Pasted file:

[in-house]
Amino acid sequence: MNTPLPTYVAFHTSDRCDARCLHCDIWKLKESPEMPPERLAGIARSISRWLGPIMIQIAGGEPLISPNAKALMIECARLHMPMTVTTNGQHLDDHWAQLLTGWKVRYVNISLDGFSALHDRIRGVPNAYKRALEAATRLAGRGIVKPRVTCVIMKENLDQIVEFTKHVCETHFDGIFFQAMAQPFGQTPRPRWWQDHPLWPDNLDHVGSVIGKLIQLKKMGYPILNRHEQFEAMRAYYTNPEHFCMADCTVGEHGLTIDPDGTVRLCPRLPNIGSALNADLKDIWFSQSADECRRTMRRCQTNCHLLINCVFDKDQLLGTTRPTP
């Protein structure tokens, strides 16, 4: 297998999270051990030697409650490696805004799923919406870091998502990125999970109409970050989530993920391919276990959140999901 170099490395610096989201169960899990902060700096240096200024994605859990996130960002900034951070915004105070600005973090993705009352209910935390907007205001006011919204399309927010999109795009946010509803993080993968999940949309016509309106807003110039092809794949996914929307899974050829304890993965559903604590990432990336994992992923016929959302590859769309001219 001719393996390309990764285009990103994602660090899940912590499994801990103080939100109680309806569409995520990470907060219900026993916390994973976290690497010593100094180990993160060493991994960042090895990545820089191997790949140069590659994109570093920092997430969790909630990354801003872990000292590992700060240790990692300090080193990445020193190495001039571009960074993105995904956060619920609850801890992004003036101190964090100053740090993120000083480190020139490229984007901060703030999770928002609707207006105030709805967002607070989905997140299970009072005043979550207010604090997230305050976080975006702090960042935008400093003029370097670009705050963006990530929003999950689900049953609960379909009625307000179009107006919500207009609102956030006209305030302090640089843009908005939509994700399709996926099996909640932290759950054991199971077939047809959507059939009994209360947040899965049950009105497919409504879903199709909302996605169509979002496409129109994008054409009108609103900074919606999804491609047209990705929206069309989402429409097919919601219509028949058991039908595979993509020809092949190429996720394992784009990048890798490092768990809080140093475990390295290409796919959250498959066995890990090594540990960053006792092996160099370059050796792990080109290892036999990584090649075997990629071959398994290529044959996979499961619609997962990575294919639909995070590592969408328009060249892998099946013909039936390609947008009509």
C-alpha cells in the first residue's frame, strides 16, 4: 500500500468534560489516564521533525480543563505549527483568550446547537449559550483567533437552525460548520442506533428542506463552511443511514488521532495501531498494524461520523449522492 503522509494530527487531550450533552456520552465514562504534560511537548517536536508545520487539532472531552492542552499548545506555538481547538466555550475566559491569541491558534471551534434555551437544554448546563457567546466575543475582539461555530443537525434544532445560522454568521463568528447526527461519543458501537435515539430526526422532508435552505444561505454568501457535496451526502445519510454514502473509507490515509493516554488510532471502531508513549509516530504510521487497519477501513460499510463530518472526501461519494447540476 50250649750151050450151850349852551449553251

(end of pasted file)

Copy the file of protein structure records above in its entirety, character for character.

[in-house]
Amino acid sequence: MNTPLPTYVAFHTSDRCDARCLHCDIWKLKESPEMPPERLAGIARSISRWLGPIMIQIAGGEPLISPNAKALMIECARLHMPMTVTTNGQHLDDHWAQLLTGWKVRYVNISLDGFSALHDRIRGVPNAYKRALEAATRLAGRGIVKPRVTCVIMKENLDQIVEFTKHVCETHFDGIFFQAMAQPFGQTPRPRWWQDHPLWPDNLDHVGSVIGKLIQLKKMGYPILNRHEQFEAMRAYYTNPEHFCMADCTVGEHGLTIDPDGTVRLCPRLPNIGSALNADLKDIWFSQSADECRRTMRRCQTNCHLLINCVFDKDQLLGTTRPTP
């Protein structure tokens, strides 16, 4: 297998999270051990030697409650490696805004799923919406870091998502990125999970109409970050989530993920391919276990959140999901 170099490395610096989201169960899990902060700096240096200024994605859990996130960002900034951070915004105070600005973090993705009352209910935390907007205001006011919204399309927010999109795009946010509803993080993968999940949309016509309106807003110039092809794949996914929307899974050829304890993965559903604590990432990336994992992923016929959302590859769309001219 001719393996390309990764285009990103994602660090899940912590499994801990103080939100109680309806569409995520990470907060219900026993916390994973976290690497010593100094180990993160060493991994960042090895990545820089191997790949140069590659994109570093920092997430969790909630990354801003872990000292590992700060240790990692300090080193990445020193190495001039571009960074993105995904956060619920609850801890992004003036101190964090100053740090993120000083480190020139490229984007901060703030999770928002609707207006105030709805967002607070989905997140299970009072005043979550207010604090997230305050976080975006702090960042935008400093003029370097670009705050963006990530929003999950689900049953609960379909009625307000179009107006919500207009609102956030006209305030302090640089843009908005939509994700399709996926099996909640932290759950054991199971077939047809959507059939009994209360947040899965049950009105497919409504879903199709909302996605169509979002496409129109994008054409009108609103900074919606999804491609047209990705929206069309989402429409097919919601219509028949058991039908595979993509020809092949190429996720394992784009990048890798490092768990809080140093475990390295290409796919959250498959066995890990090594540990960053006792092996160099370059050796792990080109290892036999990584090649075997990629071959398994290529044959996979499961619609997962990575294919639909995070590592969408328009060249892998099946013909039936390609947008009509």
C-alpha cells in the first residue's frame, strides 16, 4: 500500500468534560489516564521533525480543563505549527483568550446547537449559550483567533437552525460548520442506533428542506463552511443511514488521532495501531498494524461520523449522492 503522509494530527487531550450533552456520552465514562504534560511537548517536536508545520487539532472531552492542552499548545506555538481547538466555550475566559491569541491558534471551534434555551437544554448546563457567546466575543475582539461555530443537525434544532445560522454568521463568528447526527461519543458501537435515539430526526422532508435552505444561505454568501457535496451526502445519510454514502473509507490515509493516554488510532471502531508513549509516530504510521487497519477501513460499510463530518472526501461519494447540476 50250649750151050450151850349852551449553251